The Resale Market Is Booming. Why Isn’t Luxury Taking Note?

    Chanel has announced another price increase. But this is sure to backfire as Chinese youth have found alternative sources of luxury in the resale market.
    Chanel has announced another price increase. But this is sure to backfire as Chinese youth have found alternative sources of luxury in the resale market. Photo: Shutterstock
    Adina-Laura AchimAuthor
      Published   in Fashion

    Once again, Chanel has recently announced a price increase (following the three we had last year). Reuters now reports that some of the brand’s signature handbags cost twice as much as they did in 2019, and they’re not alone. Louis Vuitton also lifted prices in selected markets.

    As previously reported, the LVMH-owned label bumped up prices for the Capucines and Neverfull handbags online to 7,900 (52,000 RMB) and 2,200 (14,400 RMB): up 11.8 percent and 20 percent, respectively. Rolex, Hermès, Dior, Burberry, and Tiffany & Co followed the same price increase strategy to offset input costs and to improve brand desirability.

    It’s a move both desperate and short-sighted. Such a strategy is sure to backfire in China as, faced with such prices, debt-ridden Chinese youth are already finding alternative sources of luxury. Pre-owned luxury is the new thing, and it’s booming.

    True, a certain group of sophisticated potential buyers will try out second-hand websites and consignment shops hoping to discover hard-to-find items. But for most shoppers, it’s the price that matters, and recent changes in the micro-lending market have left consumers without the funds for big-ticket items. In their desire to “keep up with the Wangs,” shoppers are turning to re-sale platforms like Plum, Ponhu, and Feiyu. According to a study by the Beijing-based China Center for Internet Economy Research, the resale market here surged to 154 billion (1 trillion RMB) in 2020. Meanwhile, a joint report by China’s University of International Business and Economics and Isheyipai estimated that sales of pre-owned luxury items in the mainland accounted for 5 percent of the overall luxury market in the same year.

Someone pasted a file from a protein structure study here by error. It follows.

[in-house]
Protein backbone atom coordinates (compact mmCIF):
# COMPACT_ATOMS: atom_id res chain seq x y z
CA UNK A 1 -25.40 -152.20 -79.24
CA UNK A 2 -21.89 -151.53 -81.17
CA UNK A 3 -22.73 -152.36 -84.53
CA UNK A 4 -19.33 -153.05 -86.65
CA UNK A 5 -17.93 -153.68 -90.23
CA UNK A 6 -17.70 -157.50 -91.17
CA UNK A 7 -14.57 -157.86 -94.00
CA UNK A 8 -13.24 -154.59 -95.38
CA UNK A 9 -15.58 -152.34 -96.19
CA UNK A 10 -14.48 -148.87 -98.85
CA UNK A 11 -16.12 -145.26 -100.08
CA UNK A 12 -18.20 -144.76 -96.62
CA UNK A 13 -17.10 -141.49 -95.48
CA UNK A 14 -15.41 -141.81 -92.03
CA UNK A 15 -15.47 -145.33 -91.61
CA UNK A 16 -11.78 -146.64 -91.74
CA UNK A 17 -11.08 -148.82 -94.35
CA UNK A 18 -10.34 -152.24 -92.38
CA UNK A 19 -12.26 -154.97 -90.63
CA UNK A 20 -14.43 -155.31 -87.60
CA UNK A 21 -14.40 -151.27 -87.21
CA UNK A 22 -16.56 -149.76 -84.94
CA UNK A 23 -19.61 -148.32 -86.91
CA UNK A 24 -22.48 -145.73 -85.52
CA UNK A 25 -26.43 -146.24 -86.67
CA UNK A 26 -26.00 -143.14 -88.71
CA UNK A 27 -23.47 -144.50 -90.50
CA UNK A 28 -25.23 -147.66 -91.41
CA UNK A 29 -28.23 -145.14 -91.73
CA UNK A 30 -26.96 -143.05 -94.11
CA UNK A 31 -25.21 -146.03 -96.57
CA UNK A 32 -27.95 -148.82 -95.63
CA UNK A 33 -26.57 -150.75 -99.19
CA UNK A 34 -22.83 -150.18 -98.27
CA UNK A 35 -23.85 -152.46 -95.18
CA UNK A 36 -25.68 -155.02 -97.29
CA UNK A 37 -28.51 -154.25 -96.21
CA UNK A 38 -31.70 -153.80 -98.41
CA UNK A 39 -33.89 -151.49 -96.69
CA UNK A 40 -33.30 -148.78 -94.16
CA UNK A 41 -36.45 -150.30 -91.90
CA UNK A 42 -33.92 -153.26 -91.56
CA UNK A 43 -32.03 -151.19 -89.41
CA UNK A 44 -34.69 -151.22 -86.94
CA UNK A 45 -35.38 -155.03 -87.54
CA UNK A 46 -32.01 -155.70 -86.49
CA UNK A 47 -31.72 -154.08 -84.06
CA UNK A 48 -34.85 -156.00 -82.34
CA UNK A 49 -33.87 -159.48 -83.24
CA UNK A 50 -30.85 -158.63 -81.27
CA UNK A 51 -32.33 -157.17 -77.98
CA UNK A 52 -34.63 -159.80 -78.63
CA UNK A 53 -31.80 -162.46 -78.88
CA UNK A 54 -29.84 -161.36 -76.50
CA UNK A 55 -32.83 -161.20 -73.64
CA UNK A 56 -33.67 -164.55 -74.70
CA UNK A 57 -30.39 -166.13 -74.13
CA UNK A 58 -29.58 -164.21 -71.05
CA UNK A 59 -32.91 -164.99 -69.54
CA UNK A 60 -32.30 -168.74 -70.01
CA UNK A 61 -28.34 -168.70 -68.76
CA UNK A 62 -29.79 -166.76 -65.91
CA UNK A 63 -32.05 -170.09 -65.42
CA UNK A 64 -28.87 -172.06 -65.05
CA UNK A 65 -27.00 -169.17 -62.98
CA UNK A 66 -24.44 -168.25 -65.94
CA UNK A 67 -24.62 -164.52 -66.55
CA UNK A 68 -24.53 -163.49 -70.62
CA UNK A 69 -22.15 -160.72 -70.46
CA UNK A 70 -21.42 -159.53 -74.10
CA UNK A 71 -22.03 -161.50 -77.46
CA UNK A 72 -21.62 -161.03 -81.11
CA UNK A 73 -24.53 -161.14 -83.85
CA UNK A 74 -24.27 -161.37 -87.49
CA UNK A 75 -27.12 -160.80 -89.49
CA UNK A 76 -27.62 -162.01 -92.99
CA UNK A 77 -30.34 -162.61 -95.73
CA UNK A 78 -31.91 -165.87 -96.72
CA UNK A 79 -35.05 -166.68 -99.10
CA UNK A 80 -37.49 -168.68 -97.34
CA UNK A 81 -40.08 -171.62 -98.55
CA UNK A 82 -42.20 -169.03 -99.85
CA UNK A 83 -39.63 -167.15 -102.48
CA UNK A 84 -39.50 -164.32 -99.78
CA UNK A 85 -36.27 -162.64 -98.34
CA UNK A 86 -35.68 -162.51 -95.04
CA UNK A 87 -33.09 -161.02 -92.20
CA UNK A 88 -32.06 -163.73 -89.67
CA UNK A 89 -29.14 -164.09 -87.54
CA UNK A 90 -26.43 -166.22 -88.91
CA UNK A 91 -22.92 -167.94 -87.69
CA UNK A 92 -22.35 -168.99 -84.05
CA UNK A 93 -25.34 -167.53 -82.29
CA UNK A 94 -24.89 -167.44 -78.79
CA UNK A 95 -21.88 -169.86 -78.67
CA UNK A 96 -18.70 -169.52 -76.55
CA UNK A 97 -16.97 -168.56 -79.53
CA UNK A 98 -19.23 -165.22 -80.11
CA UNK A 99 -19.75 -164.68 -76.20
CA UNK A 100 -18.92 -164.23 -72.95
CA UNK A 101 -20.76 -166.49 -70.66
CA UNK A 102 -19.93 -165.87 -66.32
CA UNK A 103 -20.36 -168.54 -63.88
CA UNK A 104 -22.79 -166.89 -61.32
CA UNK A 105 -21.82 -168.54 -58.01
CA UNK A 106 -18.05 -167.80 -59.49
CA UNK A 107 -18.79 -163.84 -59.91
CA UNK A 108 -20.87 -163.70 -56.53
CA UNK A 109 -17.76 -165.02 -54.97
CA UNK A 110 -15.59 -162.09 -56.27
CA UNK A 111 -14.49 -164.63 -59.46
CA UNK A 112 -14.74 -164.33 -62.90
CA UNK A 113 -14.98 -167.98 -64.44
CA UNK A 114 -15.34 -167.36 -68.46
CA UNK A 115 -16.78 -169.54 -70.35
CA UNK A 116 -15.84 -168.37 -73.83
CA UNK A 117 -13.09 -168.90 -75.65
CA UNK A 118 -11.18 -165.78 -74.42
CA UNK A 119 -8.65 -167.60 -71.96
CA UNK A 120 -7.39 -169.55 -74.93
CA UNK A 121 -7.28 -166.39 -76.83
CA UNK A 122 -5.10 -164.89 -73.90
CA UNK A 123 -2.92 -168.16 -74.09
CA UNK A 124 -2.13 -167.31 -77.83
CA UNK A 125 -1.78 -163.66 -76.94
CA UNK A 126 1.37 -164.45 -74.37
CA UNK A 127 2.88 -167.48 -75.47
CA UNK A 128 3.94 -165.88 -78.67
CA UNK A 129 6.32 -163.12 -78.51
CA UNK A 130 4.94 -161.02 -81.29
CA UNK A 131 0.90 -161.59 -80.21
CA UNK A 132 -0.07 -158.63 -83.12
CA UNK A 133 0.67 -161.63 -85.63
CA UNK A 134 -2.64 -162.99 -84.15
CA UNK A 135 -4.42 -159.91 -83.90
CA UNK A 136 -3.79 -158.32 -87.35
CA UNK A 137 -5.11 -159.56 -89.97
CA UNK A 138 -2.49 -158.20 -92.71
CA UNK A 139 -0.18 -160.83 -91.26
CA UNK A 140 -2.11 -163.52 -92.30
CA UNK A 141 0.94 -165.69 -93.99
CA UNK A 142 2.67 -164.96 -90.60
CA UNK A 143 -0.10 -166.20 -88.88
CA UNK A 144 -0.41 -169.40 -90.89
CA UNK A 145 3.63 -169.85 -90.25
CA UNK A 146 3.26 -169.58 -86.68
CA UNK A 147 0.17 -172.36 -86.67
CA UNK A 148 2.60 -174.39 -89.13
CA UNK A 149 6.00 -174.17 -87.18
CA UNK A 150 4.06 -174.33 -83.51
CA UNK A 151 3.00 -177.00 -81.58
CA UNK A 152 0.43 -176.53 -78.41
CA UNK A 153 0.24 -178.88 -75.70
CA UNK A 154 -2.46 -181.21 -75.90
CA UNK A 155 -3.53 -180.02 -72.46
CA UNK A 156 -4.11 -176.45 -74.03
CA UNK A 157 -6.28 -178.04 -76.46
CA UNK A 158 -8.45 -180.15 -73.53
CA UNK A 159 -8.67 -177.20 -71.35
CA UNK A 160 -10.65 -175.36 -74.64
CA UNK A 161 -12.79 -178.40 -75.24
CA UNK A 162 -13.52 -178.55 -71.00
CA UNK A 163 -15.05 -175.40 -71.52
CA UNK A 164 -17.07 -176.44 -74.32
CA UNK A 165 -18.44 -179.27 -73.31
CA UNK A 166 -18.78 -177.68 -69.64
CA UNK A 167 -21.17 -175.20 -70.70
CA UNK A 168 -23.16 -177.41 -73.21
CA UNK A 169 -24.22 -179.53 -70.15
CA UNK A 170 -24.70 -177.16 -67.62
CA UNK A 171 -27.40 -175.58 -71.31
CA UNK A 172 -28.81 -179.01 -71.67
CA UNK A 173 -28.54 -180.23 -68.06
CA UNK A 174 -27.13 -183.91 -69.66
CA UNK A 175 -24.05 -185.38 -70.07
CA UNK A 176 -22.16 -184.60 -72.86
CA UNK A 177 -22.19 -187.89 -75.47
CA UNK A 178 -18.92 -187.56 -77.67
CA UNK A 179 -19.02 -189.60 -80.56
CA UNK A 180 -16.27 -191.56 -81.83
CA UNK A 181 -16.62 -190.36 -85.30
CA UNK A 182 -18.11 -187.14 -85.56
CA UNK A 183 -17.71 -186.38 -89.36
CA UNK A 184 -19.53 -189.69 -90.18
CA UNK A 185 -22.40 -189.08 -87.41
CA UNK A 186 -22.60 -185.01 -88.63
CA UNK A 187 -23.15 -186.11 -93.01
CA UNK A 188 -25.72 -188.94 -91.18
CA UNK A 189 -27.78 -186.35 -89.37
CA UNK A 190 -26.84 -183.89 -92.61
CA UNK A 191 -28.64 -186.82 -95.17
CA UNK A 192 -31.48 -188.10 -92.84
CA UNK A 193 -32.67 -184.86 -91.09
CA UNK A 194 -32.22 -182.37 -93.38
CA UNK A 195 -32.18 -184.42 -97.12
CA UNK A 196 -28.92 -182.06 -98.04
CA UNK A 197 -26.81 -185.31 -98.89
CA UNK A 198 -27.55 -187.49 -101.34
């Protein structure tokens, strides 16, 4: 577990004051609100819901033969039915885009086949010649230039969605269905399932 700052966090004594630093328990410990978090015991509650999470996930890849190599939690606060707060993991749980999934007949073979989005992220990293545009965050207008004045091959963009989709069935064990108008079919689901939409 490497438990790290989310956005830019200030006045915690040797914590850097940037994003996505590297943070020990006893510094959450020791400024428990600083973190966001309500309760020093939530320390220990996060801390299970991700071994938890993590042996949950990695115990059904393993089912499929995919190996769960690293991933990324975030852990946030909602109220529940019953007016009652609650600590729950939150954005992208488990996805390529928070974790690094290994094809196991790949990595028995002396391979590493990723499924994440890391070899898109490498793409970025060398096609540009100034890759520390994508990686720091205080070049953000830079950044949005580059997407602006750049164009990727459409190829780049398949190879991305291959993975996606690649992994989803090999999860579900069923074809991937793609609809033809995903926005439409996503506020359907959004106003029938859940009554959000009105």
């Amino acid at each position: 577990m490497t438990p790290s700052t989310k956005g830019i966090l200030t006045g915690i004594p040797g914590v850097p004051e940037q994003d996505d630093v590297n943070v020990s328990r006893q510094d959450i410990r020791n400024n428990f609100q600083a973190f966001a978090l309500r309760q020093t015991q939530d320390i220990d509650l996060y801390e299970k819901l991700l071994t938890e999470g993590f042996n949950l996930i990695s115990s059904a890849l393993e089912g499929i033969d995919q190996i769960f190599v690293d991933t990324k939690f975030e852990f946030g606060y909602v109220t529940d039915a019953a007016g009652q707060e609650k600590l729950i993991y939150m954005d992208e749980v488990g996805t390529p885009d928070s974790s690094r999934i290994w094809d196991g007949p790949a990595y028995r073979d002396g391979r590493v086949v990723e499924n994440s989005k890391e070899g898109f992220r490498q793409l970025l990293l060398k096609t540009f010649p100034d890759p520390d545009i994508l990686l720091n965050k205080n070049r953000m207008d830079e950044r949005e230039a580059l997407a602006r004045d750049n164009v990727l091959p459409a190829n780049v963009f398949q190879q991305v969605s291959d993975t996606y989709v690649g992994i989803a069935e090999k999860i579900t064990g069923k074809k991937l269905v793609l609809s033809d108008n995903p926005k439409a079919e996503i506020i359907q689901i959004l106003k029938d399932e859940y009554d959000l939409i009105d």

Luxury should find a more feasible strategy. Elevated prices might maintain the desirability and exclusivity of the brand, but they don’t necessarily resonate. “Flashing a Louis Vuitton or Hermès handbag, or a multimillion-dollar Bugatti have long been standard status symbols for the elite, but today the ultra-wealthy have increasingly turned to intangible investments such as security and health to discreetly flaunt their wealth instead,” says the South China Morning Post. All this pricing strategy does, then, is weaken customer loyalty from everyone else.

    Instead of constantly boosting prices, luxury companies should increase desirability by setting production caps, just like Hermès. This strategy will reinforce the idea of exclusivity and scarcity, which will re-attract the discerning wealthy clientele. And businesses can increase cash flow by designing collections for premium, secondary lines. This lets luxury houses engage not only with high-net-worth customers but middle-class clients who have embraced pre-owned items.

    Finally, luxury houses should develop a strategy that doesn’t involve third-party retailers (who all too often misunderstand the brand’s specific selling points). Some interesting projects are already underway in the West, such as Valentino Vintage, Weston Vintage, and the Vacheron Constantin store in Paris. Why haven’t these labels replicated such concepts in Asia? Luxury can no longer ignore the resale boom: it needs to design comprehensive, market-specific strategies that unlock the potential of the second-hand.

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